Twitter Plot Summary: After his girlfriend is kidnapped, John Cena has to complete 12 challenges to save her.
Director: Renny Harlin
Key Cast: John Cena, Aiden Gillen, Ashley Scott, Steve Harris, Brian White, Gonzalo Menendez, Taylor Cole.
Five Point Summary:
1. Ashley Scott: WWE Studios alumni and clearly not good enough to do real films…
2. So the villain makes him do 12 challenges. Just because.
3. So it’s basically Die Hard 3 minus Samuel L Jackson? Bah.
4. No way is that Samoan guy getting off that lift.
5. A final “spectacular” showdown. Entertaining perhaps, but definitely not spectacular.
Danny Fisher (Cena) looks like he has it all. He’s a detective in the police force, he’s just moved in with his girlfriend Molly Porter (WWE Studios favourite Ashley Scott), and they have a tiny dog. This is all well and good, but 12 months ago Fisher caught nasty chap Miles Jackson (Aiden Gillen) which accidentally led to the death of Jackson’s bit of fluff played by Taylor Cole. Jackson kidnaps Porter and sets Fisher 12 challenges in order to save her.
WWE Studios should really try hiring actual movie stars for their films rather than dropping their own wrestling talent into the mix. Whilst it’s nice to see said wrestling talent do something different like beating people up and partaking in scripted action…. no,,that doesn’t work does it? Let’s just say that you get what you pay for when you watch something made by WWE Films, so you should know exactly what to expect when you go in. Unless you don’t know it’s a WWE Films production beforehand, in which case you have my sympathies.
It’s completely derivative of just about every action film ever made, but it’s fun and as preposterous as anything related to the wrestling world can be. WWE know their audience at least – big explosions, kinetic action and a named wrestler in the title role. If you add to this mix the presence of famed director Renny Harlin (Cliffhanger, Deep Blue Sea) then you have a winning recipe. What can go wrong?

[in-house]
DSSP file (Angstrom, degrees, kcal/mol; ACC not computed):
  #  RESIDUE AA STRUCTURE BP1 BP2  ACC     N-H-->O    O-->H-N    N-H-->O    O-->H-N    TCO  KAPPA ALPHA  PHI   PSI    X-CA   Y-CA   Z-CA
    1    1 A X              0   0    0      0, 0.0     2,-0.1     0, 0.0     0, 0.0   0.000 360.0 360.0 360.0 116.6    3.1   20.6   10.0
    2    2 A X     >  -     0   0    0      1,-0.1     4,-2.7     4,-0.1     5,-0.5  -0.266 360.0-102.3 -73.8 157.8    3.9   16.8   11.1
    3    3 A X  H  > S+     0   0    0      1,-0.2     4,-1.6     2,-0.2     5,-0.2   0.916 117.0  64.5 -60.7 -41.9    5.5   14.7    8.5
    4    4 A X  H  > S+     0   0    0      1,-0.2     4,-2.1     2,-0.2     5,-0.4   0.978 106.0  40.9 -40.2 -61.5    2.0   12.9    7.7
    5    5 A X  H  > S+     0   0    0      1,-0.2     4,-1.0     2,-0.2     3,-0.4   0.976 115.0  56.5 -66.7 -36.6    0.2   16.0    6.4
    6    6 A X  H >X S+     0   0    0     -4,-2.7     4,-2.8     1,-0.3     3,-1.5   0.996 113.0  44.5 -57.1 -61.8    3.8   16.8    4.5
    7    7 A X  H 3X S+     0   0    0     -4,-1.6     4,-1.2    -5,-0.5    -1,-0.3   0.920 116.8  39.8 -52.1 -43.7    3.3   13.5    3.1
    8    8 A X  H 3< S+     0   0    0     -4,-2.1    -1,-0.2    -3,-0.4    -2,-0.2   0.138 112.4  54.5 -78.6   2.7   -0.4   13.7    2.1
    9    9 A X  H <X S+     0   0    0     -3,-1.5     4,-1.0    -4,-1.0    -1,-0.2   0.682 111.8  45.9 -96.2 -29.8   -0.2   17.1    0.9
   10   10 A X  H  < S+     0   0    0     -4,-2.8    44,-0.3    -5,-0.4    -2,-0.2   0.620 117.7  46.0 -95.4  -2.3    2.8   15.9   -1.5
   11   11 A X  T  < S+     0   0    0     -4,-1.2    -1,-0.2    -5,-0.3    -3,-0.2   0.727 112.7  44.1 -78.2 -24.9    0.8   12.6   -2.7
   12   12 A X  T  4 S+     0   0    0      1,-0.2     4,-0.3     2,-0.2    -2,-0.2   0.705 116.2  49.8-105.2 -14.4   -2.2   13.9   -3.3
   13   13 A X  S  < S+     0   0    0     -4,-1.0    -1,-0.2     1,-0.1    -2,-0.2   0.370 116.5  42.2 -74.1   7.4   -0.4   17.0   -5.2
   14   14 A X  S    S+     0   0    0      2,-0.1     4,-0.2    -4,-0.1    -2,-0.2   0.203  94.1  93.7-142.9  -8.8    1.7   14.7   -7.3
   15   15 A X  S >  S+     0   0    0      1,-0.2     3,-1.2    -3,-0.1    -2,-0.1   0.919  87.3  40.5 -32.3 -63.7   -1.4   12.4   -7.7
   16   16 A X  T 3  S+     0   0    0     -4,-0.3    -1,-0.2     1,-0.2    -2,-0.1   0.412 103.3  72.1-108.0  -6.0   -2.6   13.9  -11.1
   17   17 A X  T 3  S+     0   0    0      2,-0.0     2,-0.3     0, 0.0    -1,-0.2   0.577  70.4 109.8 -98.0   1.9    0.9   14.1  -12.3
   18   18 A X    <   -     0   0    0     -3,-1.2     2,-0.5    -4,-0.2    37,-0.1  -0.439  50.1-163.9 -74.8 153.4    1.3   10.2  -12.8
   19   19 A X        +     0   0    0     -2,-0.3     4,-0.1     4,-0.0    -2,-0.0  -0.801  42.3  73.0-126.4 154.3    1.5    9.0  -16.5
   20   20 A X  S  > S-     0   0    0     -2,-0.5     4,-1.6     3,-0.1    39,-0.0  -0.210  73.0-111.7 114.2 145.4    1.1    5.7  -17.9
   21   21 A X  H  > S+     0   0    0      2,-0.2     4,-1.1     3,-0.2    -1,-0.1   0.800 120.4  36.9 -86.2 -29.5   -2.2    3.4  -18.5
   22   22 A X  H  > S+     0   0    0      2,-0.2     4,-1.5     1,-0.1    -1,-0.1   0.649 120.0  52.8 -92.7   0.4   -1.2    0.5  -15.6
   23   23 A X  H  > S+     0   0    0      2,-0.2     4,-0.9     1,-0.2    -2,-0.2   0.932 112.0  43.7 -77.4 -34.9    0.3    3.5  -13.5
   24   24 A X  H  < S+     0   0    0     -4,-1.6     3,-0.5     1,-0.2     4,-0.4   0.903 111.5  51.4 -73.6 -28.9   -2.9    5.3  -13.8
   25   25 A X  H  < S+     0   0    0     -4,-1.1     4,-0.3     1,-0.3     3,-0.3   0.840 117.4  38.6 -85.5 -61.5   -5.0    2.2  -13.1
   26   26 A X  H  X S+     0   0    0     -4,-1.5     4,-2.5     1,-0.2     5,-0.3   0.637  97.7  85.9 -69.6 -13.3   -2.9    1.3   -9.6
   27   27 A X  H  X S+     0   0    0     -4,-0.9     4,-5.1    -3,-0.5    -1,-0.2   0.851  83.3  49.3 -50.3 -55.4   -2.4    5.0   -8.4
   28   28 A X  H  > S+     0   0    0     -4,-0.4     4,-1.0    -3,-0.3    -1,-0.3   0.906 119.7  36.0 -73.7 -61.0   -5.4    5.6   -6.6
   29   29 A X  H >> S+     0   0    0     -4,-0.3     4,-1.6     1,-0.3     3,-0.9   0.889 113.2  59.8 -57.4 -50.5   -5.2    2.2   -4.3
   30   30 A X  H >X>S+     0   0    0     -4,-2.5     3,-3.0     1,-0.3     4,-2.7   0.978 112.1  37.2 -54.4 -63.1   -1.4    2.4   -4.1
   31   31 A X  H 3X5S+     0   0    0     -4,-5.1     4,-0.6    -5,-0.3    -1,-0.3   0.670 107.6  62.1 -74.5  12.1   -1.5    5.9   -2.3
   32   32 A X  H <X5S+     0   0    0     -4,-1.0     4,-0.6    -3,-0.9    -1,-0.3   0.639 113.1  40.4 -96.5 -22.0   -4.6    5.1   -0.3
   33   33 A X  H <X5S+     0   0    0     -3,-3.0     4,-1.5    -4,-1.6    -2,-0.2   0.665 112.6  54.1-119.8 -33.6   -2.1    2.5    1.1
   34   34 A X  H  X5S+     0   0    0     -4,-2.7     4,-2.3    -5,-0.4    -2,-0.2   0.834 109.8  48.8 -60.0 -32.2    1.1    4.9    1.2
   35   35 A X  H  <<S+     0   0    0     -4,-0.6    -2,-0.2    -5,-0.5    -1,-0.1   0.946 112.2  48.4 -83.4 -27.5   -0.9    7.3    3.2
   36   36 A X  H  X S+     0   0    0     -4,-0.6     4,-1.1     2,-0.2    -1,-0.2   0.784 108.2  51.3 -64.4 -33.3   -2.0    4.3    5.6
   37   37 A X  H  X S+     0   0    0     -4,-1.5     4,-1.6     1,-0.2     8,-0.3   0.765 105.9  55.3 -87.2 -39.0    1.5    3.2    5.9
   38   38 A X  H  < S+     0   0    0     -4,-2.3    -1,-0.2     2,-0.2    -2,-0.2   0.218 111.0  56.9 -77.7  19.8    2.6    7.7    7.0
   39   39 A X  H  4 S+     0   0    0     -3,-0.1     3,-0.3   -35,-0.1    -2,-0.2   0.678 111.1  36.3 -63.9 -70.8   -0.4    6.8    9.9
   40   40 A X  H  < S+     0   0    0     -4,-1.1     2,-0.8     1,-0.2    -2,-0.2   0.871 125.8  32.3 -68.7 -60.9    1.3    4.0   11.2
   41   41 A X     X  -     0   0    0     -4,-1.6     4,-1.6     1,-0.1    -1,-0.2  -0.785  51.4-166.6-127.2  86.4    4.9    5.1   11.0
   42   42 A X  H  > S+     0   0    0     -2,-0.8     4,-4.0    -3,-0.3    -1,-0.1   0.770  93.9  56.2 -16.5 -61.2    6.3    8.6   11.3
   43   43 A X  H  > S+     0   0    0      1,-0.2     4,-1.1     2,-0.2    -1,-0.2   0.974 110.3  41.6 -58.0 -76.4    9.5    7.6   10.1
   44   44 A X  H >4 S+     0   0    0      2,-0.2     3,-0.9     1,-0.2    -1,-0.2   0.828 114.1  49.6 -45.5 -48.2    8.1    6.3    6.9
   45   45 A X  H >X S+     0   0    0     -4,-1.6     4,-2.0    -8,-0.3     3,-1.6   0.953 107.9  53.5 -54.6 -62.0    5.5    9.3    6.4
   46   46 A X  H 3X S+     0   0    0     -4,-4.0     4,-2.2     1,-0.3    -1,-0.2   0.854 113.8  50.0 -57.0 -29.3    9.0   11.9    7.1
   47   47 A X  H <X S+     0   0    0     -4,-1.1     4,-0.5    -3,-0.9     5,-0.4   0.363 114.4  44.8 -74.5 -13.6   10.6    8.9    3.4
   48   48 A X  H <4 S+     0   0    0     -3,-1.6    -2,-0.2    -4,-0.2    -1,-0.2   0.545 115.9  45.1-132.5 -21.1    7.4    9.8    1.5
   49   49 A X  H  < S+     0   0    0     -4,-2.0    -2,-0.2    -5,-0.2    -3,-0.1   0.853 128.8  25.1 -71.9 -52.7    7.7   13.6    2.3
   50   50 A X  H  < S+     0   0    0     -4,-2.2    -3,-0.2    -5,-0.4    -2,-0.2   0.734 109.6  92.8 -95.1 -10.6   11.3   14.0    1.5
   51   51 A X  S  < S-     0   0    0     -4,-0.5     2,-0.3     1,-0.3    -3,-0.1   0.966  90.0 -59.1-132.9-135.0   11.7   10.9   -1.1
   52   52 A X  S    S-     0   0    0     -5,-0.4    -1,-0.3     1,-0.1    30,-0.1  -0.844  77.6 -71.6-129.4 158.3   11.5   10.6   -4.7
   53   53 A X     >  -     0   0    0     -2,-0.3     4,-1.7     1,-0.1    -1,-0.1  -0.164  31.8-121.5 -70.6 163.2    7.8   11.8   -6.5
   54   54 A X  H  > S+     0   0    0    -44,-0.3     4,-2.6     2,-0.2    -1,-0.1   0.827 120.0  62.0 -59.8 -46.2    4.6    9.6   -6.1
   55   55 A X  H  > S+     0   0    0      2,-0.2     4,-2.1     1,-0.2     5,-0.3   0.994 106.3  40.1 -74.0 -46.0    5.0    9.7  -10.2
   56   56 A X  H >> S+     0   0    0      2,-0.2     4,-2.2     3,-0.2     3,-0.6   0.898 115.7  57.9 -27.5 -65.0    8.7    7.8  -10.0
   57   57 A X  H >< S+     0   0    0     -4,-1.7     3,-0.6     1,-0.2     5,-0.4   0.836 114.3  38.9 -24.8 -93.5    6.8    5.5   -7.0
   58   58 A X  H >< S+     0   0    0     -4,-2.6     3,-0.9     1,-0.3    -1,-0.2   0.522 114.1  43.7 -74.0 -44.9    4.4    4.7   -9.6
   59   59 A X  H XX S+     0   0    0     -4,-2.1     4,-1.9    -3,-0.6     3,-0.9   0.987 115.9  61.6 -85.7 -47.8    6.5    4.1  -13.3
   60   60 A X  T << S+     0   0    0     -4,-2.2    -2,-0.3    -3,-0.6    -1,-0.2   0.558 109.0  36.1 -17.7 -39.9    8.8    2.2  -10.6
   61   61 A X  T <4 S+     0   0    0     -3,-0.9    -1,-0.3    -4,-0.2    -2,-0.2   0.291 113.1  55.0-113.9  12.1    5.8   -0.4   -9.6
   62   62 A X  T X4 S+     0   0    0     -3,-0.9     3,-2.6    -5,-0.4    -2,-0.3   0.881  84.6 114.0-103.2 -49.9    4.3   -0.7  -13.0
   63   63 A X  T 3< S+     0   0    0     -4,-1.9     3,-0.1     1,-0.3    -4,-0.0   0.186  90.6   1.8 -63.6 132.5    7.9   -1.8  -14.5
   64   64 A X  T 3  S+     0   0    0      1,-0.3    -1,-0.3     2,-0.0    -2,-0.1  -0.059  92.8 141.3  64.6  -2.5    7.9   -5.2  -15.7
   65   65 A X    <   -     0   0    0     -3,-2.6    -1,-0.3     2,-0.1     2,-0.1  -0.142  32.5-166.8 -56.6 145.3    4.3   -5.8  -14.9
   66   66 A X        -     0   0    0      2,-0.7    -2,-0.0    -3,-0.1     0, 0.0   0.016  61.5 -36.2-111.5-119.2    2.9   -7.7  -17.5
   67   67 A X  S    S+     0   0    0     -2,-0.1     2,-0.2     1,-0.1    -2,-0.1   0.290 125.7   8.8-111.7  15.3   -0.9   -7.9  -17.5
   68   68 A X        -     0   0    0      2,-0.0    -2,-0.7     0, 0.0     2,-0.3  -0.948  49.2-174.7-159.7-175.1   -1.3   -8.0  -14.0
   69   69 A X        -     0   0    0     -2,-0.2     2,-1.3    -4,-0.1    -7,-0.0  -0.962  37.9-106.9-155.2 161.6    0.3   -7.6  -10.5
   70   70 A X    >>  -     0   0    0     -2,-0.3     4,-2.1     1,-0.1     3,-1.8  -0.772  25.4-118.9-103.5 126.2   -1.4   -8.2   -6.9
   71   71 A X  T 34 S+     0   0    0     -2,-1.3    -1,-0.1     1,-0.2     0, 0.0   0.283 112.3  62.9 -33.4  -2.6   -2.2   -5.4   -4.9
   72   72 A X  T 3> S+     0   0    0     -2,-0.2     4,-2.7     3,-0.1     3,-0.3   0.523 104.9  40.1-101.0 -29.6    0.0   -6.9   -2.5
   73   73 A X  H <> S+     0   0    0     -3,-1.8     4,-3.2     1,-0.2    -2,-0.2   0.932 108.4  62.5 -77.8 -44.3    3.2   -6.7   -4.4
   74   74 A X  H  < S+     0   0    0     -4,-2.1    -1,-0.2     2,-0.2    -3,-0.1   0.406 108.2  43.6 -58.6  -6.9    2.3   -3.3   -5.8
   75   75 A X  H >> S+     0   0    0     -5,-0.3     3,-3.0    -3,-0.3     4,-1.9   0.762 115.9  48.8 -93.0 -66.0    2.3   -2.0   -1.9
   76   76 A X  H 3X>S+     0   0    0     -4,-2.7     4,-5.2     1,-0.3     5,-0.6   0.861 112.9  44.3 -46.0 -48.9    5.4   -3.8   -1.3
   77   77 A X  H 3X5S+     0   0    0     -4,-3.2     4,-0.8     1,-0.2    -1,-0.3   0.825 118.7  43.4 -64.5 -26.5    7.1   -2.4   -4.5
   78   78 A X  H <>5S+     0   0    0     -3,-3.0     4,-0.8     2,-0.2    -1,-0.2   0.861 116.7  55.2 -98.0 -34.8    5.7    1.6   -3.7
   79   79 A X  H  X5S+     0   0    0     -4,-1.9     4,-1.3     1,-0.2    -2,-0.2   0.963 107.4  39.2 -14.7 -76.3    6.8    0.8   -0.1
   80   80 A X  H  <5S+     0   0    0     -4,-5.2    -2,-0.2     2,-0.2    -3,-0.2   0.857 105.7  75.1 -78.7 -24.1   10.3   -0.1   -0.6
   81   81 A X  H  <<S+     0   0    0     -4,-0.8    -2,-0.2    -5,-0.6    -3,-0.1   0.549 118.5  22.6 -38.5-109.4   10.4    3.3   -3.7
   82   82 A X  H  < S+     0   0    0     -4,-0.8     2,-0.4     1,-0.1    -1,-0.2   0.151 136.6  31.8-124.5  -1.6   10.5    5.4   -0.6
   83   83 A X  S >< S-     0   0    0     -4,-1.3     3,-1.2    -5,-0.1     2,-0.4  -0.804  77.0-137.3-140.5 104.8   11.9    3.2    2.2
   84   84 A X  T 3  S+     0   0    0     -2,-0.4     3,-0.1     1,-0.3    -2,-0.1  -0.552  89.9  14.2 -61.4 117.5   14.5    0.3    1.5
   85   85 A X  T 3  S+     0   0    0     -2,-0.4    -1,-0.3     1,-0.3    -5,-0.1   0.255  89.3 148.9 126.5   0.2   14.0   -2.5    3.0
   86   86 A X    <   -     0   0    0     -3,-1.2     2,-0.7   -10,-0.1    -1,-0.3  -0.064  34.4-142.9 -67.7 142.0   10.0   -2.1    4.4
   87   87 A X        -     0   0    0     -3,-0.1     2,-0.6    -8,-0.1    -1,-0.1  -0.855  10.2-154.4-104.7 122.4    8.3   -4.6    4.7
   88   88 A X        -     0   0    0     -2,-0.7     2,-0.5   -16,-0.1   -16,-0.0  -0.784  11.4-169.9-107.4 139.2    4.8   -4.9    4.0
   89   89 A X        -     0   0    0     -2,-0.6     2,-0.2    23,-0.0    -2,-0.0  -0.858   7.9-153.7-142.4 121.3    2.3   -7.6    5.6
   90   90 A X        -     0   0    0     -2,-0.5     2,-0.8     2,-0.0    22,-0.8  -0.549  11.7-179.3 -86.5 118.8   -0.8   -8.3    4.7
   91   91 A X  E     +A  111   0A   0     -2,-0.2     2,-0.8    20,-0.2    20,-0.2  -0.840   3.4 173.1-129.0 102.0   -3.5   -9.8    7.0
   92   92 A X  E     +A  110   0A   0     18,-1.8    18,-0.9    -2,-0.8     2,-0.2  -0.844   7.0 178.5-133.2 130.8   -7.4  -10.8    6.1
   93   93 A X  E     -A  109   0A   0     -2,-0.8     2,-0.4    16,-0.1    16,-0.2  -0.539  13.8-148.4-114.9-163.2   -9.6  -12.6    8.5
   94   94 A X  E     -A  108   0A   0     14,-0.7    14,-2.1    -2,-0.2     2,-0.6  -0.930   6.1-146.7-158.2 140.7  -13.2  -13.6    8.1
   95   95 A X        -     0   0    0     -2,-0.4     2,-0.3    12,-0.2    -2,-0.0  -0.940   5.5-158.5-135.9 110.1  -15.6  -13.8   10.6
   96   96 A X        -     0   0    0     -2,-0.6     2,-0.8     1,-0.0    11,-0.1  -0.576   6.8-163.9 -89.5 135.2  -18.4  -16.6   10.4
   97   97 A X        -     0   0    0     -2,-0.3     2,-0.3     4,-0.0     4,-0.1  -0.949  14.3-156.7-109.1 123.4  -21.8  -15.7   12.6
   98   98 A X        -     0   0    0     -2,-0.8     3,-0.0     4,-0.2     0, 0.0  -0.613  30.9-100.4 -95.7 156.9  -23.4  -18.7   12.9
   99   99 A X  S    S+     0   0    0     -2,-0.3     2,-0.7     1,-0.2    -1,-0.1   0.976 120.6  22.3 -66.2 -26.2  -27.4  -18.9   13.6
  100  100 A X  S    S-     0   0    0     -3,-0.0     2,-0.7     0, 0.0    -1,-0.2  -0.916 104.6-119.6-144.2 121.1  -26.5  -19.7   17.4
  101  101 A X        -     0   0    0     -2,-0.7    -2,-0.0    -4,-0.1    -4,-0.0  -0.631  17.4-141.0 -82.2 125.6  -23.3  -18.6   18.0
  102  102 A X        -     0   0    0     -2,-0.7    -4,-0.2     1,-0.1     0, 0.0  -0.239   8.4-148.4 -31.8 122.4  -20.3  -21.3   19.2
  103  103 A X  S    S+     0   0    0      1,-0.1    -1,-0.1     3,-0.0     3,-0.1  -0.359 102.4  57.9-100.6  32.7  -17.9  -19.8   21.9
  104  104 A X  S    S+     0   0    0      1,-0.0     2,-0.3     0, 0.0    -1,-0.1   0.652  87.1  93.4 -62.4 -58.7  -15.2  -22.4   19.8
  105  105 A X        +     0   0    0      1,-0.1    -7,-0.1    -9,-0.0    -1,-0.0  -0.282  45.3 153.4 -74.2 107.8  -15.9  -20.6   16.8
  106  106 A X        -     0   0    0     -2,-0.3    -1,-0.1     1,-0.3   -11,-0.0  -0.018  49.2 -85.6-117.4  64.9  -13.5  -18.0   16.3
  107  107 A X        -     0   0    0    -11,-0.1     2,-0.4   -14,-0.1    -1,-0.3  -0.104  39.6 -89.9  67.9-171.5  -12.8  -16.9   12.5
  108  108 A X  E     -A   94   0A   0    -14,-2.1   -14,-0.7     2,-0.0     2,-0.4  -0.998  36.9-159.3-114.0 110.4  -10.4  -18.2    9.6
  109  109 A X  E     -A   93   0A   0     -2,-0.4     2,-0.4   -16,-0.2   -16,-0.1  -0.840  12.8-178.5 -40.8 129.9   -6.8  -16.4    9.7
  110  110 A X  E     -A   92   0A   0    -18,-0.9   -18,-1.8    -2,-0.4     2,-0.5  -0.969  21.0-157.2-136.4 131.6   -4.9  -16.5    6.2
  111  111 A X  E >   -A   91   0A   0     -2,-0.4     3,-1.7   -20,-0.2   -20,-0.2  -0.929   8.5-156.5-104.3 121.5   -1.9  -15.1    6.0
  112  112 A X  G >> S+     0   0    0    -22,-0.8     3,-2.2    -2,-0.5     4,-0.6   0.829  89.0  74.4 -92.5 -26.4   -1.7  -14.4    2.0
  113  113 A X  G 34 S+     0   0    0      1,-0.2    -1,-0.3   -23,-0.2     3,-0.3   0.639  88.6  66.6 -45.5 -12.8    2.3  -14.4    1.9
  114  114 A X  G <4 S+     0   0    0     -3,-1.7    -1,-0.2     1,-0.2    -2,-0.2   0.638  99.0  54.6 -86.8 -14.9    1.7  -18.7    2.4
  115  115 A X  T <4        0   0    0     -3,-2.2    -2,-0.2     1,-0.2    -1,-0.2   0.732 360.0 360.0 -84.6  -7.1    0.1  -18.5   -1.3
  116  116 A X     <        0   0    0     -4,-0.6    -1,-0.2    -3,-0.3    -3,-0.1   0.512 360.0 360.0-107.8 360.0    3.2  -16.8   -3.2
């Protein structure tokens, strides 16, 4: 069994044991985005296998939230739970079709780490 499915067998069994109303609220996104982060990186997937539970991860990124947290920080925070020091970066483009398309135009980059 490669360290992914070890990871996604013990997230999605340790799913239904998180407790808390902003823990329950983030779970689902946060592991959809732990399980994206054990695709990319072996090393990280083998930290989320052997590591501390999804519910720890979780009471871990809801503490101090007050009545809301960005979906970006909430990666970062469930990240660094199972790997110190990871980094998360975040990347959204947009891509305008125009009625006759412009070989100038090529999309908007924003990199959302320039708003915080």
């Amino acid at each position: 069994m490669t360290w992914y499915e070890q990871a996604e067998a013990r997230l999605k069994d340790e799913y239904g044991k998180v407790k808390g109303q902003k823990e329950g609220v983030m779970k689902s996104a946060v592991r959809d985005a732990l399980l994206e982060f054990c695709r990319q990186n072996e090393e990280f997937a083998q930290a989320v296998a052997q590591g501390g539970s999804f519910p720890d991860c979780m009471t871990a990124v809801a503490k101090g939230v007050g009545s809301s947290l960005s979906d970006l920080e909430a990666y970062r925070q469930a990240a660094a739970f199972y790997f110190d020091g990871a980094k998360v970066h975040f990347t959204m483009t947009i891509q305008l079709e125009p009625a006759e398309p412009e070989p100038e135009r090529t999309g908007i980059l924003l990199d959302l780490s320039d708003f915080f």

Well, quite a bit as it happens. Jackson is a poor villain, putting Fisher through a number of tasks without any real endgame to fall back on. If he was that desperate to take Fisher out of the equation then he should have sent him on a wild goose chase, a la Die Hard With A Vengeance. I’m afraid comparisons between the two films are inevitable, although at least Simon Gruber had a half decent plan in the third Die Hard. Aiden Gillen plays a good villain, but the character really needs to spend a bit more time coming up with a plan rather than stealing ideas from other films. The action set pieces look cheap, but this is counterbalanced by Harlin’s directorial hand and, dare I say it, earnest performances that fall just on the right side of cheese.
Despite my possibly negative comments, it’s also very entertaining. Derivative it may be, but at least the script has a bit of fun along the way. One scene has Cena and a large Samoan trying to solve a puzzle before the lift they’re in plummets to the ground, which is both daft and innovative at the same time. Fisher butting heads with the police could have been, and them working out how all of the rounds/challenges link together feels a little strained, but you can sort of forgive it for a few issues like that because the action is relatively entertaining. It’s not spectacular and you can tell the budget isn’t there to provide Harlin’s usual level of insanity, but it’ll do. It’s easy to be negative about a WWE Films production, but some of them are worth a go even if they’re not exceptional action movies. Suffice to say they usually get the job done, and 12 Rounds is no exception.
Favourite scene: Fisher’s house just blows up. The action’s somewhat less impressive from that point forward.
Quote: “I’m training the world’s most dominant pug. He’s going through a bulking phase.”
Silly Moment: Fisher tries to save an overweight Samoan from plummeting to his death atop a lift. As soon as he says he has a family you know he’s toast.